Naturally, a reader would expect the persona to emulate God by also practicing humility, yet the final stanza paints a rather ambiguous picture as to the true attitude of the persona. The persona can be read as a humble person, as he or she acknowledges that he or she is poor, and of a lower status compared to the ‘shepherd’ and the ‘Wise Man’ (a reference to the Magi). Christian humility is a notable quality that is present in the persona of most of Rossetti’s devotional poems, such as in The Lowest Place. Hence, the final stanza can be interpreted as a sincere tribute, and this is evidenced by the usage of a dash (‘I would do my part, – ), as the dash could represent the persona’s heightened emotions. This view is supported by critic Dinah Roe, who notes that Rossetti often uses dashes as a musical device as they visually express a drawing out of emotion, a reaching out, or a ‘something almost being said’. Alternatively, it can be said that through the final stanza, the persona is effectively shifting the spotlight of the poem to him or herself. This is because every line in the last stanza (with the exception of the last line) contains the pronoun ‘I’, thus it can be said that the entire stanza has been pervaded with the persona’s sense of self. Additionally, the cumulative effect in which the gifts are presented invokes anticipation in the nature of the final gift, with readers possibly viewing it as the greatest of them all. It is therefore significant that the final gift presented is the gift from the persona, as it indicates that the persona perceives his or her own gift to be the most superior. This is supported by the use of a trochaic foot followed by a catalectic foot for the final line of the poem, as it draws the reader’s attention to the persona’s gift. Therefore, it can be argued that the persona is spiritually egotistical, which is a quality that is implicit in the persona of many of Rossetti’s devotional poems.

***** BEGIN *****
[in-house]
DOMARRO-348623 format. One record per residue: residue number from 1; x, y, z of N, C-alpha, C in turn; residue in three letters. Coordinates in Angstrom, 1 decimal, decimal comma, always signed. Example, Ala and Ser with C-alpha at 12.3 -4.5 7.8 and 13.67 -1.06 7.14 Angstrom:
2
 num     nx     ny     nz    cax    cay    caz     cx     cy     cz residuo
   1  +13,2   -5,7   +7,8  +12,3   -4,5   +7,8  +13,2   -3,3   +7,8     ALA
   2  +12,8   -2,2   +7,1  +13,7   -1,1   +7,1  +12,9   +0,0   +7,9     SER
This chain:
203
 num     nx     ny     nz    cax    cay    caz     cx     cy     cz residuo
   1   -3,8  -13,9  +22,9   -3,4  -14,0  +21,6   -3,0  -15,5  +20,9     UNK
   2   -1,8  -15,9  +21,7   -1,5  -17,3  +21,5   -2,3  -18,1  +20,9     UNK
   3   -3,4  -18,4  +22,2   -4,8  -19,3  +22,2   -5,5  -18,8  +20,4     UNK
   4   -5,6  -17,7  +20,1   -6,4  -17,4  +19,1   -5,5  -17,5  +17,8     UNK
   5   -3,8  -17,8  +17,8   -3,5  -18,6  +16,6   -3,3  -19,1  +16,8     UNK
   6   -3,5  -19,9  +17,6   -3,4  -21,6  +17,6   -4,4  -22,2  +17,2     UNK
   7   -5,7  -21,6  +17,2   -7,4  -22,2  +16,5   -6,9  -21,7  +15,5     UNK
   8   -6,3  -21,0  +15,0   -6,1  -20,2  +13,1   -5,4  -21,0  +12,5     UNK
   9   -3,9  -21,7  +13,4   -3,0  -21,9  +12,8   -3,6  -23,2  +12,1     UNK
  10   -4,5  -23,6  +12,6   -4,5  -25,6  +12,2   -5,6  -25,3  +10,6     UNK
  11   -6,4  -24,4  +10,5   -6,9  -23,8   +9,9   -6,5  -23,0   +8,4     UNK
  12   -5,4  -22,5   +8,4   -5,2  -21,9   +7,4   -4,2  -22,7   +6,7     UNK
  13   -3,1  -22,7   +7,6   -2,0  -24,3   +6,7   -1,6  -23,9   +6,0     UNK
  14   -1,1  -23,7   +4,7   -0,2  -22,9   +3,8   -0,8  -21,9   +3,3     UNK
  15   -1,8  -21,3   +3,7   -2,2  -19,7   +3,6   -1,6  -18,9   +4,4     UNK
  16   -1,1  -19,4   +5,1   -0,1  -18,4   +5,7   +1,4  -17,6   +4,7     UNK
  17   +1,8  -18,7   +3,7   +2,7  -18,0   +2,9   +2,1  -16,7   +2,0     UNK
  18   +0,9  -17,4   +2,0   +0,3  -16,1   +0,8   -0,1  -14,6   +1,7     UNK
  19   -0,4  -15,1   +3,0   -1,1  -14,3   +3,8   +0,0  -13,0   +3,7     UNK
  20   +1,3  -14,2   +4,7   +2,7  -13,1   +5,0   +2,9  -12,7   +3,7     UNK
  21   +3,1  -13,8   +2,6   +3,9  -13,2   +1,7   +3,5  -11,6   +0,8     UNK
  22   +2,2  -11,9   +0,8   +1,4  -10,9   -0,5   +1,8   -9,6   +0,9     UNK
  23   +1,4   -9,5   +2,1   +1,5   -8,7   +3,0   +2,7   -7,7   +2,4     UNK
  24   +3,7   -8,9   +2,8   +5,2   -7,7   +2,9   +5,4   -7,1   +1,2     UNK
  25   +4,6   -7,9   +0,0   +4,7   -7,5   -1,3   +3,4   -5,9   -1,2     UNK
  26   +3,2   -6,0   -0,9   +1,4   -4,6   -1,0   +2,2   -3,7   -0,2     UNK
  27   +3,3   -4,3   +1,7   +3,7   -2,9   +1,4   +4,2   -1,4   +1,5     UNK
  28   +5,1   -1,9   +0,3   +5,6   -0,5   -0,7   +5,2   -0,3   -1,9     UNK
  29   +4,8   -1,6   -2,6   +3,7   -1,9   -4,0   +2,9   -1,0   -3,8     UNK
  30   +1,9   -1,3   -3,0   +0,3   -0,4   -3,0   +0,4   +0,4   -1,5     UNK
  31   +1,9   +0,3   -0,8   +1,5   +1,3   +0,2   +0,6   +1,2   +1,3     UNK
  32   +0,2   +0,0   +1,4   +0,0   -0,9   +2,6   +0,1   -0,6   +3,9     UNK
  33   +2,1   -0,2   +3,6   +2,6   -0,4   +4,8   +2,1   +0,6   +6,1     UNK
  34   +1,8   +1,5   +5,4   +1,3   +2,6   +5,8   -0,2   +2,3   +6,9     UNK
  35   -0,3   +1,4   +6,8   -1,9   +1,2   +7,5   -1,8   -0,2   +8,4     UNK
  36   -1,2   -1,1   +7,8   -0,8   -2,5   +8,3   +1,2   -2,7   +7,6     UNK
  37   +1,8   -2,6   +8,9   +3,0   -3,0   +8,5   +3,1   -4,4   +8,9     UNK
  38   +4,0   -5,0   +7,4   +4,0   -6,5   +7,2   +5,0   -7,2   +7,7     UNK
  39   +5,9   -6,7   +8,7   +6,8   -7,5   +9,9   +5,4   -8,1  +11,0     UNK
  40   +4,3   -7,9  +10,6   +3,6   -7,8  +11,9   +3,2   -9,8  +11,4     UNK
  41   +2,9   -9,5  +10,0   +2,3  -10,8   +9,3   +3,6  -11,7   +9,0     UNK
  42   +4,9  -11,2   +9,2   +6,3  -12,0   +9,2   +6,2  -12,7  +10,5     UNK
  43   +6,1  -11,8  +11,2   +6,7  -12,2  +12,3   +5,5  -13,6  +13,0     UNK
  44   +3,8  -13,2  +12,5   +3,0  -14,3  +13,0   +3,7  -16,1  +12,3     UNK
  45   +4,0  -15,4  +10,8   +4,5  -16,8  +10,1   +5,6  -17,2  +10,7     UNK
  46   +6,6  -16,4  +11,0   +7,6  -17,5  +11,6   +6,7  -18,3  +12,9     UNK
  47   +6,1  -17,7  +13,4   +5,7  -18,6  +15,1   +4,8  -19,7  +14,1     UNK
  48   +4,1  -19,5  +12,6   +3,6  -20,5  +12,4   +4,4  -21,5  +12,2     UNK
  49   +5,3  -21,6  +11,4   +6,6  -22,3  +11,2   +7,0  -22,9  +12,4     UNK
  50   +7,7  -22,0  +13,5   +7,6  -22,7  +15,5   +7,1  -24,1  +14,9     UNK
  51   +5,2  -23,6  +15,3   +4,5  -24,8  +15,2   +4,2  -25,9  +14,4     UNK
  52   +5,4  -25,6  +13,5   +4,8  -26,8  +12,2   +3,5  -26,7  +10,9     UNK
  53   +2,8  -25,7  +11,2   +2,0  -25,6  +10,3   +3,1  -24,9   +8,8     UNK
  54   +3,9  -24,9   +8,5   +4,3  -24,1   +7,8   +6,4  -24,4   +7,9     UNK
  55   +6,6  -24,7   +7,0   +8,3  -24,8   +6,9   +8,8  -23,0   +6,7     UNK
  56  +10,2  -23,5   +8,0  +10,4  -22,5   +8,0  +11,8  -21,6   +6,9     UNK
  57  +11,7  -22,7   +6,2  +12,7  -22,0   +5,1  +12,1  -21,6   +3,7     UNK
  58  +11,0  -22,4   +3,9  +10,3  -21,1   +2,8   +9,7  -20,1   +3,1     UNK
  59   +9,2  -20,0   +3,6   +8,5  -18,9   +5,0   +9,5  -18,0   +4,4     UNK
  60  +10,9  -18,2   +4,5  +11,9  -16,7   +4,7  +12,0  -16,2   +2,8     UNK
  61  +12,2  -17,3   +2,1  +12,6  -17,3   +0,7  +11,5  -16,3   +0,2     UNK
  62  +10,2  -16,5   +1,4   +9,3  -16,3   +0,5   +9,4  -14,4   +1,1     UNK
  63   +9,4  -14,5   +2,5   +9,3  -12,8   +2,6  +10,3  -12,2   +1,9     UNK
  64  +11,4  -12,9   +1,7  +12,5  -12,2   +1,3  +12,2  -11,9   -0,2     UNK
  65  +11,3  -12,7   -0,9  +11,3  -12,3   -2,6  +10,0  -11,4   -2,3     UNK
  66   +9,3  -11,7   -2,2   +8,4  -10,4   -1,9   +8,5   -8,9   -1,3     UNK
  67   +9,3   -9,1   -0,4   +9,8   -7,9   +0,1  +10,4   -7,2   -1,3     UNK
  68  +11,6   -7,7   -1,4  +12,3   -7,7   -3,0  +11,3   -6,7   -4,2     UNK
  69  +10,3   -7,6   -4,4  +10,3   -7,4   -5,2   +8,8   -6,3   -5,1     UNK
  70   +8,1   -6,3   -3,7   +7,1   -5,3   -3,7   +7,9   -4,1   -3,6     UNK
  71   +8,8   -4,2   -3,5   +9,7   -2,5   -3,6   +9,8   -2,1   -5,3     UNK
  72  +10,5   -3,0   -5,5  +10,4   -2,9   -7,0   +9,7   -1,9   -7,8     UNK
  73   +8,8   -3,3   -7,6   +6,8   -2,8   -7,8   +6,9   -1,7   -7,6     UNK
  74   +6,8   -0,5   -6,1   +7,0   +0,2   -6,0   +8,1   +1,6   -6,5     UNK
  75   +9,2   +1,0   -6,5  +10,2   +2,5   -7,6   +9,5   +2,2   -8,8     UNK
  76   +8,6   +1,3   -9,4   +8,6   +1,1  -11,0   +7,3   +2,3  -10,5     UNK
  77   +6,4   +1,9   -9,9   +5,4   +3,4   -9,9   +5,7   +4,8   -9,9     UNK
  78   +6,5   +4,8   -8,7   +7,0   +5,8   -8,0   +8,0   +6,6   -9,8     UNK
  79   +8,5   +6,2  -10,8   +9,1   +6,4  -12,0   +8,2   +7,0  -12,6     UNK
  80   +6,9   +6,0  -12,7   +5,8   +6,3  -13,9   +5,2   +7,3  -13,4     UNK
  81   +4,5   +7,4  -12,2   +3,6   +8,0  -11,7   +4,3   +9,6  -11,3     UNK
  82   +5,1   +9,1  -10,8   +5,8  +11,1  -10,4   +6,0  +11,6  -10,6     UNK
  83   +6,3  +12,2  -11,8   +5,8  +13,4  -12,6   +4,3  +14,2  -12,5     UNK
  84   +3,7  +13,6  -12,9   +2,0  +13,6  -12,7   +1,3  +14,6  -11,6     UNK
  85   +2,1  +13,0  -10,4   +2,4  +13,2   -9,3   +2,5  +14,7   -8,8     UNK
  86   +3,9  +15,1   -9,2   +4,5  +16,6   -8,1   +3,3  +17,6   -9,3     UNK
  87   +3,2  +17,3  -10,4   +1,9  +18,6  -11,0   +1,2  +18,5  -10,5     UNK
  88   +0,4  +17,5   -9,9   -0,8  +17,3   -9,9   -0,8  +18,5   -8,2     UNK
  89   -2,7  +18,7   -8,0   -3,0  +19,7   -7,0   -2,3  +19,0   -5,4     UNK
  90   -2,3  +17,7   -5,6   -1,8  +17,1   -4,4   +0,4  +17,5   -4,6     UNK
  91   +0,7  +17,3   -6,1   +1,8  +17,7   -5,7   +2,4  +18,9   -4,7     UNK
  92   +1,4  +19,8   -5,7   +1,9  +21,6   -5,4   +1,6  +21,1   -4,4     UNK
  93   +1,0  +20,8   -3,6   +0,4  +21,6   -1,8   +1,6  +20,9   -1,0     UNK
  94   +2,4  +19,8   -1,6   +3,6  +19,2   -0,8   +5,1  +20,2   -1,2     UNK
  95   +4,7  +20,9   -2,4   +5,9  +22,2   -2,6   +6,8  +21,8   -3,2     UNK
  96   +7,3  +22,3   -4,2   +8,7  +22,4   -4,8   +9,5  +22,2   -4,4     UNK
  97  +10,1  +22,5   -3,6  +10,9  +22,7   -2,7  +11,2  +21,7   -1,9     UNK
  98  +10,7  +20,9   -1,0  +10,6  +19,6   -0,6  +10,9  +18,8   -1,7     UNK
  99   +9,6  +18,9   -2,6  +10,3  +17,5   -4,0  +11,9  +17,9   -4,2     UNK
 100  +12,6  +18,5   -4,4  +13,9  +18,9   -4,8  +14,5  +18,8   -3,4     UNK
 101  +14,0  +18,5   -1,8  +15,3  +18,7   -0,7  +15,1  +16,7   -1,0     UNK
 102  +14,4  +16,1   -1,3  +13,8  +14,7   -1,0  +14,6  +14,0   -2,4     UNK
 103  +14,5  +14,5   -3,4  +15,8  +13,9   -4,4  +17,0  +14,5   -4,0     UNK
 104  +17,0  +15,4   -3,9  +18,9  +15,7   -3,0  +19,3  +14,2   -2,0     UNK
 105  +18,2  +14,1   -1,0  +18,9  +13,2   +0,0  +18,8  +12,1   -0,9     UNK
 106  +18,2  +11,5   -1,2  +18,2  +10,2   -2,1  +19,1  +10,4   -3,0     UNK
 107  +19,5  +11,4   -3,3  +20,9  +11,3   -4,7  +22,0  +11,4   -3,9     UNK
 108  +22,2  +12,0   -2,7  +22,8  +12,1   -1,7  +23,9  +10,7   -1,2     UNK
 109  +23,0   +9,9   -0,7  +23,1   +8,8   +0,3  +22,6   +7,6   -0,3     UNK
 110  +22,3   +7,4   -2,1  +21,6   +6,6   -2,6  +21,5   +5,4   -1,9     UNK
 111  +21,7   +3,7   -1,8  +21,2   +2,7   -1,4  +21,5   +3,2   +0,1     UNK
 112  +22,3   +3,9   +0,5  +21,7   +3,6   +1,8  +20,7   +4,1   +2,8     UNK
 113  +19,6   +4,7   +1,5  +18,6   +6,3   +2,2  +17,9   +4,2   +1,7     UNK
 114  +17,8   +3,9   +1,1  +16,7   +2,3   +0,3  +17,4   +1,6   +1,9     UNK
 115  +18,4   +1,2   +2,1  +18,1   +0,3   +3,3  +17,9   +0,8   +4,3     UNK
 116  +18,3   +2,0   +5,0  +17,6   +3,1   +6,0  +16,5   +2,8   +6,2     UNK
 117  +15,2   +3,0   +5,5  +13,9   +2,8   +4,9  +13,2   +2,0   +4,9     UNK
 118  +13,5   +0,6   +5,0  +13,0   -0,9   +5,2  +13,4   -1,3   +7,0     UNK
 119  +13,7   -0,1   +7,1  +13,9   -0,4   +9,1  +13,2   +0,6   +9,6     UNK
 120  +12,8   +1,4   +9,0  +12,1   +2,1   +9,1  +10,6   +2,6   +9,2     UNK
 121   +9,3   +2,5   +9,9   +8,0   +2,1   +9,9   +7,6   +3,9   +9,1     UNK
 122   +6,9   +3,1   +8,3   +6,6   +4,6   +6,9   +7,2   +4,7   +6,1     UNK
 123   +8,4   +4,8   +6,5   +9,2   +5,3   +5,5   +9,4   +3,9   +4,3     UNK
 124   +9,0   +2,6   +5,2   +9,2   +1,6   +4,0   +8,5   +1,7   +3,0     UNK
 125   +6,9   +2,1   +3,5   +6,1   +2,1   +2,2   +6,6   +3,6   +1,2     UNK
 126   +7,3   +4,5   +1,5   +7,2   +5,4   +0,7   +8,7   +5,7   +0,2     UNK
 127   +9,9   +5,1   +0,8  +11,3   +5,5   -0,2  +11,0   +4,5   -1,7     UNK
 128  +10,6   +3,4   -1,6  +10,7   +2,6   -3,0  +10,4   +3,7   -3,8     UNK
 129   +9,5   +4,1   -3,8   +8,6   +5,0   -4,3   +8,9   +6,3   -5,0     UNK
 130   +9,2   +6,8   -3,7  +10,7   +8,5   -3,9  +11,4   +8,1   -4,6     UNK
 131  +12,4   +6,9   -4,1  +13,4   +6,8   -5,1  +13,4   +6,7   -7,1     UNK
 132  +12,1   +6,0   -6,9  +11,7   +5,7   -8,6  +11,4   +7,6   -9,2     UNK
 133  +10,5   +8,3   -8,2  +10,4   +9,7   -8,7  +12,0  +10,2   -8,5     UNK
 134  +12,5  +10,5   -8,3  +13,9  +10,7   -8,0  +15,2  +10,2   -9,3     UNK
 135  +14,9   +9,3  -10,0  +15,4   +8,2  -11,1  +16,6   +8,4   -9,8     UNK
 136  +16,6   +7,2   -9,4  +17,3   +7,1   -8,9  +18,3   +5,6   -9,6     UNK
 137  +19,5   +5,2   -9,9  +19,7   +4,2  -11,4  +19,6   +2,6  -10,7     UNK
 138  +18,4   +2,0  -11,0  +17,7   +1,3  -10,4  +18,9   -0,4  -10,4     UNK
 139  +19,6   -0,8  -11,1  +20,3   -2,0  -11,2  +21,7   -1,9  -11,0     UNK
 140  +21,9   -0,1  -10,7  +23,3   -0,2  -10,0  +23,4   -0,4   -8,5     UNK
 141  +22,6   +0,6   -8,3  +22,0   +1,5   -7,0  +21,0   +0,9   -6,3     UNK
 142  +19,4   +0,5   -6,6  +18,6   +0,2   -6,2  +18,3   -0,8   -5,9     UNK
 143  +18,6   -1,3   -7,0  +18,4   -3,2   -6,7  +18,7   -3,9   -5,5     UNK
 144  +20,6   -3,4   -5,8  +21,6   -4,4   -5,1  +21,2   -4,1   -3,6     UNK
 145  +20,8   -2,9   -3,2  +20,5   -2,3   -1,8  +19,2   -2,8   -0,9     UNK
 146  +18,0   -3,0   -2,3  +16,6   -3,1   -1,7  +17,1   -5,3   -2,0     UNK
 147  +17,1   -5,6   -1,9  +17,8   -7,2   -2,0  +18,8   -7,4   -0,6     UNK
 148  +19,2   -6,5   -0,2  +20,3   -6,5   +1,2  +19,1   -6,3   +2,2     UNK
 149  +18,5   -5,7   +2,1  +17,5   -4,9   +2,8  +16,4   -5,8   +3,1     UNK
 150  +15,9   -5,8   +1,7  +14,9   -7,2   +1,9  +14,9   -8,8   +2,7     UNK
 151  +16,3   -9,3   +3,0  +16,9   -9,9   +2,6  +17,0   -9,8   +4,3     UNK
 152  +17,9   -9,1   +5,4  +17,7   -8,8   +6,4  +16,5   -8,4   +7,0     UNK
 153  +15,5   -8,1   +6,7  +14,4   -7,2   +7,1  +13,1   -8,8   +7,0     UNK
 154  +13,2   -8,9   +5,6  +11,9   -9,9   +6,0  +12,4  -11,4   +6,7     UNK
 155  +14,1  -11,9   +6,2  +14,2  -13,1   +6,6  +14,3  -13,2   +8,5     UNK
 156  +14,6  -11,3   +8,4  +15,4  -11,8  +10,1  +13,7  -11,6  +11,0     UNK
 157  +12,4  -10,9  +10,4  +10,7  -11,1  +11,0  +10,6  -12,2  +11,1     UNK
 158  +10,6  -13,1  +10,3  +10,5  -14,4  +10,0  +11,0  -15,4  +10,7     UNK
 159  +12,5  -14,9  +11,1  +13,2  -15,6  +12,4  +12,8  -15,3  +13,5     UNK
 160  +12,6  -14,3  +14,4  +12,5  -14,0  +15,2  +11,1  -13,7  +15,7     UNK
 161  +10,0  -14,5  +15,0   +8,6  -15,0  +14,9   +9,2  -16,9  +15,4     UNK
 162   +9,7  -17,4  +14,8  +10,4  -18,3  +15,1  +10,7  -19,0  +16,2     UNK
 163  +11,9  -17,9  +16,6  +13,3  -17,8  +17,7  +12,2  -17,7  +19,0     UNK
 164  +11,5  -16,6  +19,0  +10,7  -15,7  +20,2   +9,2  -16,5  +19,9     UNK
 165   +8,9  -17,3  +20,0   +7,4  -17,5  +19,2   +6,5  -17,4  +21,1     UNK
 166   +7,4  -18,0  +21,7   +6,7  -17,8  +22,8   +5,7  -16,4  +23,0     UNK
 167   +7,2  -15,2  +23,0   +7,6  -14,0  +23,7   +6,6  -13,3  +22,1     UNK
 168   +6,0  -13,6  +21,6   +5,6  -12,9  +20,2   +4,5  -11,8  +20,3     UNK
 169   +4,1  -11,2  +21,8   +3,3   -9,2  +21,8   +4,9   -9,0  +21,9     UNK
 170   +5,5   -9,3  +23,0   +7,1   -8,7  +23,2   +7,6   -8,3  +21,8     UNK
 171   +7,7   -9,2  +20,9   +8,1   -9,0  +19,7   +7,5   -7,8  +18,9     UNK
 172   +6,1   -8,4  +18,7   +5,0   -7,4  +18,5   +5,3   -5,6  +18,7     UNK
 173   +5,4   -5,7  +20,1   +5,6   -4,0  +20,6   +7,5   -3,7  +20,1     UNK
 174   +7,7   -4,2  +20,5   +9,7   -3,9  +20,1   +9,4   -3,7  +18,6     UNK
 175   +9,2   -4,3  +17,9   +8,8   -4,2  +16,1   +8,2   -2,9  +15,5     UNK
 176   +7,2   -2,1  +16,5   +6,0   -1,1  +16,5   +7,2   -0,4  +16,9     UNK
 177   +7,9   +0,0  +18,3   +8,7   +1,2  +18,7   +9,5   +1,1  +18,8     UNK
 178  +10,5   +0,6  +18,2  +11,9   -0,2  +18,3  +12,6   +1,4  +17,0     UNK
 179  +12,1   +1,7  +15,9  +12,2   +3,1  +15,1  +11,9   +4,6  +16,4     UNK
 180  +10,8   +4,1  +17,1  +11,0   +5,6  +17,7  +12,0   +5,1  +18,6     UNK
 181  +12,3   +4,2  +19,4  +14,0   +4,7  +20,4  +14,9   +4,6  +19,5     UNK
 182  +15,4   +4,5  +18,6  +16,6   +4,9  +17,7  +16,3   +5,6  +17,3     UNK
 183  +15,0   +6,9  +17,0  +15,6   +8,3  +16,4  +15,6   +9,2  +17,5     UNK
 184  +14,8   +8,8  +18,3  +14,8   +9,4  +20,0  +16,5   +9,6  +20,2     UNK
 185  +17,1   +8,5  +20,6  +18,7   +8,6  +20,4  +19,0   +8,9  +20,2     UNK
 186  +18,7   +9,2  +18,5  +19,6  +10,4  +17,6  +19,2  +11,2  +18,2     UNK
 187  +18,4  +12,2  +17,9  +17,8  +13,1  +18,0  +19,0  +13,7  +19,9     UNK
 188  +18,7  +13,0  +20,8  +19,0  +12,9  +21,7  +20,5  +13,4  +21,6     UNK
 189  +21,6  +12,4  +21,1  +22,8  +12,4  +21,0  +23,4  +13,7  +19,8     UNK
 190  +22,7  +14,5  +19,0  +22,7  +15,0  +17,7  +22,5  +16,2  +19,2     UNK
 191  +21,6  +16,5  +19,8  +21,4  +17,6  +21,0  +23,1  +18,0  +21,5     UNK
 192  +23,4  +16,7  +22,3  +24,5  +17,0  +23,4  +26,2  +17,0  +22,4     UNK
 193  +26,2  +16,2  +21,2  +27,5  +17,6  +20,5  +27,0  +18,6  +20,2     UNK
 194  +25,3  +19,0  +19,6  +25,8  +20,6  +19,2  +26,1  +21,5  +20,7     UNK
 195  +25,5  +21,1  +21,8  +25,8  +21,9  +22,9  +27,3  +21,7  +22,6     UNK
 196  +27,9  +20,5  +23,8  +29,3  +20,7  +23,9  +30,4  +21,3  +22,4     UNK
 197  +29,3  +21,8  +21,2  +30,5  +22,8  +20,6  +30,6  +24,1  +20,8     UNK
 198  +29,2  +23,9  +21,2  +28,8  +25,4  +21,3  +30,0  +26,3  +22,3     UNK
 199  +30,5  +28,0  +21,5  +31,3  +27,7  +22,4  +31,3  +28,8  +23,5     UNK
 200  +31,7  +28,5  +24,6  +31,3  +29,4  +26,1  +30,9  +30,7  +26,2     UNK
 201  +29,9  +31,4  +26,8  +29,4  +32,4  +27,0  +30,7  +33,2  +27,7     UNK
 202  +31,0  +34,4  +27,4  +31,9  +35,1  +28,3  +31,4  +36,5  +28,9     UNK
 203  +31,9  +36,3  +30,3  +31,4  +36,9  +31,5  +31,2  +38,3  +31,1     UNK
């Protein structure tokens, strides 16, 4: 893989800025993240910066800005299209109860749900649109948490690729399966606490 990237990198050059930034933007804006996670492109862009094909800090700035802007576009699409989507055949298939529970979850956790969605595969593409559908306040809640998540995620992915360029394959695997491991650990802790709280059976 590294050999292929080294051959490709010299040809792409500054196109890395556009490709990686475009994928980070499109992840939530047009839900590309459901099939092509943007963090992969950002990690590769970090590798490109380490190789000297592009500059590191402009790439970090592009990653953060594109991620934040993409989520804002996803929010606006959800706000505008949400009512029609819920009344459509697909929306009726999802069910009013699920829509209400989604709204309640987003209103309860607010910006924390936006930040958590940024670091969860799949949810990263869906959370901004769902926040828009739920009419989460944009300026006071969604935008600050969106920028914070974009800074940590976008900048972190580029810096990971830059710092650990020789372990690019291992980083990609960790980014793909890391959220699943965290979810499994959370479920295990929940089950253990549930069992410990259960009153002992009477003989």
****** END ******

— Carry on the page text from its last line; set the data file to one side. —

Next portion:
Another feature of Rossetti’s poems is that of the juxtaposition between the roles of men and women. ‘A Christmas Carol’ is permeated with a sense of masculine authority, which is enforced particularly through the usage of male pronouns when referring to God (‘When He comes to reign’). Moreover, the shepherds who proffer lambs in the Bible, as well as the three Wise Men (who offer wisdom and riches) are male, which displays how power lies with the masculine sex in both spiritual and earthly realms. This is an idea that can be obtained through the XAXAXBXB rhyme scheme, as masculine rhymes are used throughout the poem (‘moan’ / ‘stone’; ‘snow’ / ‘ago’; ‘day’ / ‘hay’; ‘there’ / ‘air’; ‘bliss’ / ‘kiss’; ‘am /’ lamb’; ‘part / heart’). Conversely, it can be said that the poem highlights the abilities of women, by detailing the gifts women specifically have to offer through the presentation of the Virgin Mary. Despite being a poor woman and a virgin (‘maiden bliss’), Mary has accomplished accomplished the miraculous task of giving birth to the Saviour of man without any male assistance, whilst providing nourishment and warmth to the baby (and by extension thawing the formerly frozen world), with the exclusively female gifts of milk and a mother’s kiss (‘Worshipped the Beloved / With a kiss’). The persona accurately observes that these gifts are available from ‘only His mother’, and the reference to ‘A breastful of milk’ evokes an image of a suckling child to a mother’s heart. This idea of the exclusivity of female ability is sustained by the preceding lines ‘Angels and archangels / May have gathered there’, as the word ‘May’ shows that even the worship of divine entities is inferior compared to a mother’s love. According to Dinah Roe, the persona realises that the female heart (and by extension, a woman’s love) is a natural as well as a supernatural gift, capable of transcending the material, and here perhaps, time itself.
Overall, Rossetti presents to us her depiction of the Nativity of Jesus through her own distinctive style and voice. The way in which Rossetti inserts her personas directly into the narrative allows a more intimate and unique experience, a method which she has utilised in her other poems such as Good Friday. In conclusion, Christina Rossetti’s devotional poems not only touch upon the subject of divinity but also upon the roles of different genders and worshippers. As such, A Christmas Carol remains a common hymn for the season, for both the spirituality and lyricism found between its lines.